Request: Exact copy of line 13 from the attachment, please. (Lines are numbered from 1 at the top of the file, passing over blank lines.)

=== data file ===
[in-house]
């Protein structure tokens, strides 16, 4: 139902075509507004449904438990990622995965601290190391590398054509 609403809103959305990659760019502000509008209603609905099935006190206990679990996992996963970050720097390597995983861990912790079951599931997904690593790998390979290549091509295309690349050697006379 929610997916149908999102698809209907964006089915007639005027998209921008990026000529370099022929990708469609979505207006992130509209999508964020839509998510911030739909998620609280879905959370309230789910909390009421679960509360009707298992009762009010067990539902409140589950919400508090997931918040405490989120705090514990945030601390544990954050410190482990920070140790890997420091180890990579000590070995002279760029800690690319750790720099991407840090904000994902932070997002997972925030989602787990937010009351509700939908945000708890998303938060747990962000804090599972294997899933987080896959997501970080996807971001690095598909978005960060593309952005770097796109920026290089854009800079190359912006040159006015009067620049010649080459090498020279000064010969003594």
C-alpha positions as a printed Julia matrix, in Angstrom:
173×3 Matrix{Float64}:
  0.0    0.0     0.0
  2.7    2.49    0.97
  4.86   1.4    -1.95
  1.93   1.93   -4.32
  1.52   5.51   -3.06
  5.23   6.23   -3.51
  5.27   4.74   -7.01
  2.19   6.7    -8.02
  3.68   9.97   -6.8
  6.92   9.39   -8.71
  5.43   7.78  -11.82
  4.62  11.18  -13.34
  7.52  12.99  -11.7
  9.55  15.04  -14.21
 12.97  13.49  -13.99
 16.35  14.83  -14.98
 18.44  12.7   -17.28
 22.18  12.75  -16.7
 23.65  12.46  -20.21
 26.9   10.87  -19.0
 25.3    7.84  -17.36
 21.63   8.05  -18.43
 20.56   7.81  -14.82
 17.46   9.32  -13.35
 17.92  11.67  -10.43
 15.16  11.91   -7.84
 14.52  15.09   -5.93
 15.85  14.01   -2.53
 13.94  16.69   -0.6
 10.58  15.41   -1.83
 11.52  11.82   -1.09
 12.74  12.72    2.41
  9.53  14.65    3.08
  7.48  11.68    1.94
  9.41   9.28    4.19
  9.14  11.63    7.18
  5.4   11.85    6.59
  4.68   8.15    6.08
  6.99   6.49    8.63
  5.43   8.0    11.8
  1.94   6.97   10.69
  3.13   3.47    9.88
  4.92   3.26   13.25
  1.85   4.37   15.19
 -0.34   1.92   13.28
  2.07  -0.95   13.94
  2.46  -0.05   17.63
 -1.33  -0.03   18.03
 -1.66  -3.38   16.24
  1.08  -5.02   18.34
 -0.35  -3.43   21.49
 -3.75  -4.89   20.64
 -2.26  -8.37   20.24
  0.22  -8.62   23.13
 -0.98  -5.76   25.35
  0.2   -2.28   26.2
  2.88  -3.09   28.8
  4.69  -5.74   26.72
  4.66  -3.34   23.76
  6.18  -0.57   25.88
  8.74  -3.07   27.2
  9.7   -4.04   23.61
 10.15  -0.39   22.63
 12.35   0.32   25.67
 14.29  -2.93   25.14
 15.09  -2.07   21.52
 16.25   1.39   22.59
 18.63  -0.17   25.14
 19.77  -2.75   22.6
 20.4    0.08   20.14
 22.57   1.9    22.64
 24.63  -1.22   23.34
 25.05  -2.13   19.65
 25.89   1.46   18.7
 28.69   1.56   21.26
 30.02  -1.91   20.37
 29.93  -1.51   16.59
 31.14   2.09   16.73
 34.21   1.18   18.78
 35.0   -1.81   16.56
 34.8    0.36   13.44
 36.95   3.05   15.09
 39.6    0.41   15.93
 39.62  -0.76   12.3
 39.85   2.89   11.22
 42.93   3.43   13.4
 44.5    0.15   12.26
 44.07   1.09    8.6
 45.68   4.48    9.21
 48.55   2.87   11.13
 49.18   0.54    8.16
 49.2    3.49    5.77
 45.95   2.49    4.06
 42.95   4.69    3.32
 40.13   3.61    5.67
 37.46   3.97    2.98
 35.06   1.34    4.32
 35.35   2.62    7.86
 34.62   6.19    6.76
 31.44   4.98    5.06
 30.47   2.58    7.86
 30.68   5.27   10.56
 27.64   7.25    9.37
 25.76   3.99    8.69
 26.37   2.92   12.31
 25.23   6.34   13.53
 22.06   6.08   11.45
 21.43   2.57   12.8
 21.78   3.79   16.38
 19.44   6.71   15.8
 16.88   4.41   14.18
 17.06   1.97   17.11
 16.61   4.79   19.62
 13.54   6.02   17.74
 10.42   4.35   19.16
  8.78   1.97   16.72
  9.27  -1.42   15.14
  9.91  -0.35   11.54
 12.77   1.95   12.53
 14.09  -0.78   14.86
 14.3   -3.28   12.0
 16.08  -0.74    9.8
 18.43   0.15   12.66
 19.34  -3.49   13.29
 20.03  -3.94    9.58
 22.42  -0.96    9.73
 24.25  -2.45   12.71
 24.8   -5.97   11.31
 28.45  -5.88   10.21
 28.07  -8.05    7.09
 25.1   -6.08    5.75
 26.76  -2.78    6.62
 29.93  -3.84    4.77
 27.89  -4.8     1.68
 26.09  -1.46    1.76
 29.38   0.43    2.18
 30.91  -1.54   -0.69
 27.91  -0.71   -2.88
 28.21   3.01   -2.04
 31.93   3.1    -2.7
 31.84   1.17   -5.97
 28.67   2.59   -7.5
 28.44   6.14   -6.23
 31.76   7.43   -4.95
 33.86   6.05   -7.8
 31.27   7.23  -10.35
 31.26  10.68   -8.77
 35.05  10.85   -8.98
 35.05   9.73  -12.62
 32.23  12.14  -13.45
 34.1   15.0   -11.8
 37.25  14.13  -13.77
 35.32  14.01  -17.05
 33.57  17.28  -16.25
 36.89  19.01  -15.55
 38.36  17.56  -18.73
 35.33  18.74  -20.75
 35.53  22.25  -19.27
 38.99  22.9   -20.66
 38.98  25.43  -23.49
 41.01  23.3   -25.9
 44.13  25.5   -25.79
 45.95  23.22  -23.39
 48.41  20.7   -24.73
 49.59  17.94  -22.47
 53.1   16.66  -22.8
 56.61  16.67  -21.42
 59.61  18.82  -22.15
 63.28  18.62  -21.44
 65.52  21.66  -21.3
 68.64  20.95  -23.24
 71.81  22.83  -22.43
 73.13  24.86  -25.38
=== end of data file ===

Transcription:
  3.68   9.97   -6.8